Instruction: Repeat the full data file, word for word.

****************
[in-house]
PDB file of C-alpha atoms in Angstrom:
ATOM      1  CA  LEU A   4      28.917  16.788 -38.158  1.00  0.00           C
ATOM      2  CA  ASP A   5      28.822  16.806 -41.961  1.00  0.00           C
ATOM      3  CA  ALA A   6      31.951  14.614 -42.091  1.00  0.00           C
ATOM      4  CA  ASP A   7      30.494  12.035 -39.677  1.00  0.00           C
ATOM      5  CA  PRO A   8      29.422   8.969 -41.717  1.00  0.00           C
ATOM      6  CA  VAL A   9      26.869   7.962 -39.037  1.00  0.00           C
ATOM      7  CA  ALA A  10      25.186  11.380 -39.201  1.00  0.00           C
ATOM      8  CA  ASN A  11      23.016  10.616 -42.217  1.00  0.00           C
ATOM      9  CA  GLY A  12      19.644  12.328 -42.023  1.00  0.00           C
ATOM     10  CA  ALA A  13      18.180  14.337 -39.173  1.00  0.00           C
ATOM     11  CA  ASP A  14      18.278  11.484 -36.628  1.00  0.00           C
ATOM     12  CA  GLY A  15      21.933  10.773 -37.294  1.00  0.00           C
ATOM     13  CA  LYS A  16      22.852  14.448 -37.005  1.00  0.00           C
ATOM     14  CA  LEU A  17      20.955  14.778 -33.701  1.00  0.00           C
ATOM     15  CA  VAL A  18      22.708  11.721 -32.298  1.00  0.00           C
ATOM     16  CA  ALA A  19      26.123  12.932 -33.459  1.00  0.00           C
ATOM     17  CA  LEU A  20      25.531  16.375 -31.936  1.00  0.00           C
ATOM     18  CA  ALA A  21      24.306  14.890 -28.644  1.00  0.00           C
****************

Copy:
[in-house]
PDB file of C-alpha atoms in Angstrom:
ATOM      1  CA  LEU A   4      28.917  16.788 -38.158  1.00  0.00           C
ATOM      2  CA  ASP A   5      28.822  16.806 -41.961  1.00  0.00           C
ATOM      3  CA  ALA A   6      31.951  14.614 -42.091  1.00  0.00           C
ATOM      4  CA  ASP A   7      30.494  12.035 -39.677  1.00  0.00           C
ATOM      5  CA  PRO A   8      29.422   8.969 -41.717  1.00  0.00           C
ATOM      6  CA  VAL A   9      26.869   7.962 -39.037  1.00  0.00           C
ATOM      7  CA  ALA A  10      25.186  11.380 -39.201  1.00  0.00           C
ATOM      8  CA  ASN A  11      23.016  10.616 -42.217  1.00  0.00           C
ATOM      9  CA  GLY A  12      19.644  12.328 -42.023  1.00  0.00           C
ATOM     10  CA  ALA A  13      18.180  14.337 -39.173  1.00  0.00           C
ATOM     11  CA  ASP A  14      18.278  11.484 -36.628  1.00  0.00           C
ATOM     12  CA  GLY A  15      21.933  10.773 -37.294  1.00  0.00           C
ATOM     13  CA  LYS A  16      22.852  14.448 -37.005  1.00  0.00           C
ATOM     14  CA  LEU A  17      20.955  14.778 -33.701  1.00  0.00           C
ATOM     15  CA  VAL A  18      22.708  11.721 -32.298  1.00  0.00           C
ATOM     16  CA  ALA A  19      26.123  12.932 -33.459  1.00  0.00           C
ATOM     17  CA  LEU A  20      25.531  16.375 -31.936  1.00  0.00           C
ATOM     18  CA  ALA A  21      24.306  14.890 -28.644  1.00  0.00           C